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Goldman Sachs Responds to Allegations of Apple Card Gender Bias

David Heinemeier, creator of the popular Ruby on Rails developer framework, set off a firestorm when he tweeted about getting an Apple Card credit limit that was 20 times higher than his wife’s, even though they file taxes jointly. Apple co-founder Steve Wozniak chimed in with a similar experience. That tweet kicked off an investigation by the New York Department of Financial Services into Goldman Sachs, which administers the Apple Card. Goldman Sachs has responded publicly, claiming that it doesn’t even see gender or marital status during the application process. However, others, like Heinemeier, have argued that Goldman’s algorithm is inherently sexist.

We’ll leave such judgments to the authorities, but we see a few takeaways:

  • Apple Card contact optionsCarey Halio, CEO of the Goldman Sachs retail banking business, said that anyone dissatisfied with their credit limit should contact Goldman Sachs for a re-evaluation. We’ve heard complaints from many readers, male and female, who felt that their limits were absurdly low. If that’s you, contact Goldman to request a higher limit. (In Wallet, tap the Apple Card, tap the ellipsis button, and then tap Message or Call.)
  • Apple Card not offering joint accounts is a real liability that’s blowing up in Apple’s and Goldman Sachs’ collective faces. Goldman Sachs has said that the low-limit problem is due to applicants with a “limited credit history,” like people who piggyback on their spouse’s credit lines. It’s likely this wouldn’t have made the news at all if the Apple Card had simply offered joint accounts from the beginning, like nearly every other credit card.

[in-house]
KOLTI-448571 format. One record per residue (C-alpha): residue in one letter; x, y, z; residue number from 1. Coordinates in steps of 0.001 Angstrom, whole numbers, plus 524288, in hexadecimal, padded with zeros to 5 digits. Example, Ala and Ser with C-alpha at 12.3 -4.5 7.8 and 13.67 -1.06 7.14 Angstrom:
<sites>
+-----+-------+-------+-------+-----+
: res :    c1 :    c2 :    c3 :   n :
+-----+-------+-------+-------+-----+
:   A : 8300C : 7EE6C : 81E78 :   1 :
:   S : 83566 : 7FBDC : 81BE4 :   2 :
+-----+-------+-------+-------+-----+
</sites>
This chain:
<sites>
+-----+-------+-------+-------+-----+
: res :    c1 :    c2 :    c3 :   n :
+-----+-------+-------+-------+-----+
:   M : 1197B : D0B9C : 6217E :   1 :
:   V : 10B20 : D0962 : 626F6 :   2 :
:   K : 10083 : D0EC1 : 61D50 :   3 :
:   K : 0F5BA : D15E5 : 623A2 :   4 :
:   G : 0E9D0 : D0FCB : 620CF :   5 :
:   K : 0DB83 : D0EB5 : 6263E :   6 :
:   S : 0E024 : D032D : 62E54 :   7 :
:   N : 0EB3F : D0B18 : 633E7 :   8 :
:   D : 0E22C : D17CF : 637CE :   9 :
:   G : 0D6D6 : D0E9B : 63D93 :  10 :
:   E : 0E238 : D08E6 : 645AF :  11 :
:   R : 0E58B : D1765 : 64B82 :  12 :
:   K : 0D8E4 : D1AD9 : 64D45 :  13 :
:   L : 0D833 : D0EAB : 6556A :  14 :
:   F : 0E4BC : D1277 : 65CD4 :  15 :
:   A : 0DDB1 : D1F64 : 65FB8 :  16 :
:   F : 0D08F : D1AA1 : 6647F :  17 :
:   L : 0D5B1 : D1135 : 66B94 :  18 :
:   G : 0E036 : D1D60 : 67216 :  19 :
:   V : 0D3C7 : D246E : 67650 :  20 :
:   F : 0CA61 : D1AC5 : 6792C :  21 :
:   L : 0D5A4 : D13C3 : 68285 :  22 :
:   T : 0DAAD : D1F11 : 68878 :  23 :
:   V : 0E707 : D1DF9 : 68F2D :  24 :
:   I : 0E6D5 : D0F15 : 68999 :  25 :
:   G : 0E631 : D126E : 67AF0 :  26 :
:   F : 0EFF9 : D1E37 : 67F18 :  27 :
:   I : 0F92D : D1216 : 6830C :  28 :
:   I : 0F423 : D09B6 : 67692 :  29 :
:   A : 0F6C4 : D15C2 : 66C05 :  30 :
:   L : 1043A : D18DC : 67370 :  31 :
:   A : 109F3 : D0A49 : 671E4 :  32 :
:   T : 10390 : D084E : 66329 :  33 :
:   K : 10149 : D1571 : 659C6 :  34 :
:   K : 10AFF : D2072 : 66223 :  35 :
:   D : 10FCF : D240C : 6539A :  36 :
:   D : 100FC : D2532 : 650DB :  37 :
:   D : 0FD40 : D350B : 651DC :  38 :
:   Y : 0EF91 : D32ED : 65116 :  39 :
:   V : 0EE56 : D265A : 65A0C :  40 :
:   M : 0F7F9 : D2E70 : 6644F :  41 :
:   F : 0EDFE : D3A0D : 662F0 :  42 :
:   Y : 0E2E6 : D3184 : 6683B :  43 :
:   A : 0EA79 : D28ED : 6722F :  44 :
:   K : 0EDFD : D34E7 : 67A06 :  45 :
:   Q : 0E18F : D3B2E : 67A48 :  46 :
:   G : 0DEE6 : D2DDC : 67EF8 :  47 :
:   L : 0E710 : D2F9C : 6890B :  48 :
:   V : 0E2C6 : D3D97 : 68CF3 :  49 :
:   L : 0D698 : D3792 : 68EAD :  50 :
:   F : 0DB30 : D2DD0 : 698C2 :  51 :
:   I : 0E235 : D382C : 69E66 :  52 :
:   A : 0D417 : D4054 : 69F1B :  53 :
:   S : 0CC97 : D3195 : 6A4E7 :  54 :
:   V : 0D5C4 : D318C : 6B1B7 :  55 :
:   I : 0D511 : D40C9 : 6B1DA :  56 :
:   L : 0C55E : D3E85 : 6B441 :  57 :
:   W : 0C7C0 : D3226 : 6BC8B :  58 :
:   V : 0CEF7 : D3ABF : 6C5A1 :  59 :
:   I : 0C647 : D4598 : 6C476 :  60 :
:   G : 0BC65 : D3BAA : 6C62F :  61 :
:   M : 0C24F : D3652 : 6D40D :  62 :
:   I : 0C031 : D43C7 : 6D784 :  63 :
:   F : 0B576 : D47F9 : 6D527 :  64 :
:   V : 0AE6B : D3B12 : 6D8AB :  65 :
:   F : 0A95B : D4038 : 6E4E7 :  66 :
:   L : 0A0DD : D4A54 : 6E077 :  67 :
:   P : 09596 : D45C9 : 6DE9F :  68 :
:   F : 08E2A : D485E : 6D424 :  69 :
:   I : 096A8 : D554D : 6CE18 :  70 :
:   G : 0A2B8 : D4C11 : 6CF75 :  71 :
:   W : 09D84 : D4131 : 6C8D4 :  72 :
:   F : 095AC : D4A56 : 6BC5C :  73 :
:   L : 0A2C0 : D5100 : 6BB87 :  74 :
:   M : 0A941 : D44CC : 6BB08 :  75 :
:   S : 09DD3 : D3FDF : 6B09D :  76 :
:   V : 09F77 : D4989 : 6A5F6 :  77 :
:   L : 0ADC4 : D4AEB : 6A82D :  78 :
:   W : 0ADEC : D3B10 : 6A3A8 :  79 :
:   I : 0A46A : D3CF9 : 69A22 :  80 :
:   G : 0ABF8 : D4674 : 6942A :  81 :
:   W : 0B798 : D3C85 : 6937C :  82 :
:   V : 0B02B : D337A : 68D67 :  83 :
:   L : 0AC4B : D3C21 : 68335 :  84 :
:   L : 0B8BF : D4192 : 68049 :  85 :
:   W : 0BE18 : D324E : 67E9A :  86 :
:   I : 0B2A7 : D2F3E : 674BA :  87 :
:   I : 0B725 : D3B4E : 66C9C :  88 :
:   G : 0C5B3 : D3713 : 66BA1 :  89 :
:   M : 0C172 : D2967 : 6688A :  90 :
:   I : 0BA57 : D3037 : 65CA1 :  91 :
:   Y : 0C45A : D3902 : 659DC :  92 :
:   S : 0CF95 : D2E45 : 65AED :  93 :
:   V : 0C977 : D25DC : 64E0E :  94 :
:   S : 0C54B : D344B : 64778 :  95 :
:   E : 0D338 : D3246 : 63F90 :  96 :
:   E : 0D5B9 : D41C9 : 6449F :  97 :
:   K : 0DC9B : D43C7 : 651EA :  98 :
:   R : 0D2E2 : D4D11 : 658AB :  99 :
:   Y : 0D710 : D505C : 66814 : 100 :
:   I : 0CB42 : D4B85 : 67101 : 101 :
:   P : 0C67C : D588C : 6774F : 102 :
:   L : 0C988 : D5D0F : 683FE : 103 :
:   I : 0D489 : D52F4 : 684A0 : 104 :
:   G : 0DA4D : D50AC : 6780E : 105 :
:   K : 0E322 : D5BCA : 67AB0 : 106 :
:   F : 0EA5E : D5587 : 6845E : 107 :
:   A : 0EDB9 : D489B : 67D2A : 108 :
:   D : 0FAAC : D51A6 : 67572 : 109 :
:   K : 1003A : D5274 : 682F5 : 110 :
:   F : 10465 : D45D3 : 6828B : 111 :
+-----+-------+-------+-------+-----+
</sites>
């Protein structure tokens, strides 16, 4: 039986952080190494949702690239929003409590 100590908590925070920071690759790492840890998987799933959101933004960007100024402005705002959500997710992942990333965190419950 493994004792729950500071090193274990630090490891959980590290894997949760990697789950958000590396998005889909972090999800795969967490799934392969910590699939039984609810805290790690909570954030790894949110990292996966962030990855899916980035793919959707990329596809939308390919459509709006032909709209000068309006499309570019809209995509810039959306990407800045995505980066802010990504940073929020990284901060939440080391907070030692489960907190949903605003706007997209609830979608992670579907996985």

• We need more transparency in the credit scoring and application process in the US. Who gets more credit and why is often inscrutable, leading to distrust of the process. And yahoo companies like Equifax don’t help (see “You Can’t Protect Yourself from the Equifax Breach,” 13 September 2017, and “Equifax Cash Settlement Backtracking Leaves a Bad Taste,” 5 August 2019).

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Comments About Goldman Sachs Responds to Allegations of Apple Card Gender Bias

Notable Replies

  1. My credit limit on my Apple Card is $250. Crazy - I mean, when I was a young guy working for minimum wage with zero credit history back in 1980, my credit card had a $650 limit. When I called about it, the Goldman Sachs rep agreed it seemed crazy low given my top-tier credit score and extensive credit history, and that I could appeal in 6 months. He said they will be making no adjustments until then.

  2. Sounds like you might want to give them another call now.

    Unless they’re willing to essentially admit they only budge due to social media hysteria, they should now be more than willing to re-evaluate your case. :slight_smile:

  3. bbd

    I asked for a review, the text messenger from GS was courteous and to the point, and said the review would take about 30 days. It isn’t a big issue as we have good credit (well above 800) and pay off all our account bills each month. But even though we don’t carry debt except for our mortgage and one vehicle, the APR seemed much higher than the range from low to high that is available from GS and what it assigns.

  4. I’ve been reading a couple discussions on this topic elsewhere and something I keep seeing is a statement along the lines of “its based on an algorithmic check, there’s no human decision so there can’t be a bias”. WTH? [searching for smacks-head-against-brick-wall emoji]

  5. Yeah, algorithmic bias is a serious problem, and one that people need to keep in mind. Sometimes it’s poor programming in the algorithm itself, sometimes the training set is biased, and sometimes it learns “badly” based on how biased people interact with the algorithm.

  6. Yeah, algorithmic bias is a serious problem